Bitrise Fastlane Integration for iOS Apps

feat. Sergey Laschuk & Ruslan Krohalev

When it comes to automated testing and build deployment of web and mobile apps, there are several well-established services of continuous integration. However, it’s Bitrise that got a lot of publicity in 2017 and stands all the good chances to gain more traction in 2018.

What is Bitrise

Bitrise is a continuous integration platform focusing mainly on mobile development. Continuous integration (CI) being a commonly accepted practice of merging developer build copies to a shared mainline on a specific schedule. In other words, it is a workflow for version control and copies deployment without losing track of the development process.

Bitrise allows creating multiple workflows consisting of build steps. One app can have multiple workflows defined for it, as well as the webhooks to specify which workflow is selected for which trigger (webhook). The triggers mapped to workflows initiate builds with predefined workflows.

Build steps are programmed to perform a wide variety of functions implemented by command line scripts. All the virtual machine build steps are logged to keep the information of every step of the workflow.

Our projects with Bitrise

So far, we’ve used Bitrise on two major mobile development projects. Bitrise allows Jira integration. Which is a great option for us as all the features to be implemented, time tracking and estimations are run by Jira in our company.  

Build automation

One of them being an iOS app already up and running on App Store. With new builds produced every single day, Bitrise automates the master build changes shipment to App Store testing. The workflow is also configured to only deliver a new build once there are changes implemented. The product owner thus receives only the information on the significant builds shipped.

Testing automation

New features get tested automatically and no build is shipped if bugs are found. One of the latest Bitrise features allows running functional user tests on a device emulator. If any of these unit tests fail, the notifications go directly to a developer.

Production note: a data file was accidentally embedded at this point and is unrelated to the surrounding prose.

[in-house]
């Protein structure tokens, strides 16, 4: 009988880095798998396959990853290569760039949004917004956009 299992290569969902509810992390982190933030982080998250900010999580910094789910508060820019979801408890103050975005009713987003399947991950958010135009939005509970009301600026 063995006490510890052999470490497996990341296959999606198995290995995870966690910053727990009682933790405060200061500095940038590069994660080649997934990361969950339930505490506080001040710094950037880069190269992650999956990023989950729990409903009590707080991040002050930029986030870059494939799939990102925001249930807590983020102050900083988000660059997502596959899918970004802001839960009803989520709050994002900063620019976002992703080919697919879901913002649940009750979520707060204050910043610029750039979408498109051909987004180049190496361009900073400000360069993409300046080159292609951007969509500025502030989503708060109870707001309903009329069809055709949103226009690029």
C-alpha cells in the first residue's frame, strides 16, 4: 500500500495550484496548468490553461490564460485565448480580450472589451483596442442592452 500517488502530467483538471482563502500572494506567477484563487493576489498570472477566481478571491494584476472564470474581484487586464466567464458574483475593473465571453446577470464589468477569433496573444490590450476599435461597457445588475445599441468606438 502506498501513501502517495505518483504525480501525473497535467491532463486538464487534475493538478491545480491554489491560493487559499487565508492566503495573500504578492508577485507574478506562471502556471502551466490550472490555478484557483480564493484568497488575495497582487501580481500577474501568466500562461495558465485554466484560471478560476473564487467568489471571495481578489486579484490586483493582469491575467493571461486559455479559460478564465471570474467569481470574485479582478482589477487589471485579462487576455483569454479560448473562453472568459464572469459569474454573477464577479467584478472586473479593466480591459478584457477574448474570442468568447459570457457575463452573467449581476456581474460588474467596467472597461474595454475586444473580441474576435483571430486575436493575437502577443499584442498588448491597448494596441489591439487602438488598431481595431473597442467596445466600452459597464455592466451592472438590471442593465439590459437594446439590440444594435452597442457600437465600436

For one of our iOS apps, all the messages are collected from the commits on the project GitHub repository every day. By the end of the week or sprint or whatever landmark, the product owner (client) comes up with a description of the fixes and new features added to the build. All the features and fixes are listed in the files that come with the commits. The assembly of these descriptions is automated by Bitrise.

All in all, each upload to TestFlight takes up to 1 hour. But because it is done by the Bitrise virtual machine, it costs nothing for us.

What is Fastlane

Fastlane is a continuous delivery tool for iOS and Android. Fastlane is a ruby-written tool and can be installed by means of ruby gems. Like Bitrise, Fastlane has build steps, called Actions. Each action is a task that has to be executed to reach some kind of result.

All Fastlane actions can be collected into single entities, called Lanes. Lanes are like workflows in Bitrise. When a lane is run in Fastlane, each action in the lane gets executed with the build failing if any of the actions does not execute properly. The lanes are defined in the files called Fastlife.

With all the parallels, Bitrise and Fastlane are not conflicting and repeating each other, but as we found out, Fastlane can significantly supplement the Bitrise involvement in a mobile development project.  

So in our situation, Bitrise assembles builds from various steps and workflows and utilizes a script that collects messages and forms a build description and Fastlane is used to automate two subfeatures:

  • Automated build description pull.
  • Automated icon version badge update.

Bitrise Fastlane integration

Assuming you have an iOS project with all the app IDs and provisions on iTunes Connect and developer.apple.com, this is how you integrate Fastlane to Bitrise workflow:

  1. Install Fastlane.
  2. Navigate to the project directory:

    cd <your project directory>
  3. Initialize Fastlane configuration for your project:

    fastlane init
  4. Enter your Apple ID and password to verify that your app with a proper app ID exists on iTunes Connect.
  5. Specify your team if you are a member of several teams on developer.apple.com and iTunesConnect.
  6. Note: have your iTunes Connect team ID at hand, as you will need it later*.
  7. Navigate to ./fastlane/Appfile to check if the file contains the correct information (pp_identifier, apple_id, team_id). *Enter itc_team_id.
  8. Navigate to ./fastlane/Fastlane and apply the following changes:
    1. Leave fastlane_version as specified by fastlane init.
    2. Same applies to default_platform. For an iOS project, it has to be default_platform :ios.
    3. Leave the before_all block empty, as all the dependency management is lifted by Bitrise.
    4. Remove all the lane blocks except for just one that we are going to need.
    5. Empty the after_all and error blocks, as all the additional steps are going to be handled by Bitrise.
  9. Configure your lane.
  10. Specify the provision profiles in the “gym” action (see example below).
  11. Use environment variables through ENV[‘VAR_NAME’] (see example below).
  12. The example of Fastfile:
fastlane_version "2.66.2"
default_platform :ios
platform :ios do
    before_all do
    end
    desc "Submit a new Beta Build to Apple TestFlight"
    lane :beta do
        # Add a badge to app icon. This will actually overwrite images, so be careful.
        # More info: https://github.com/HazAT/fastlane-plugin-badge & https://github.com/HazAT/badge
        add_badge(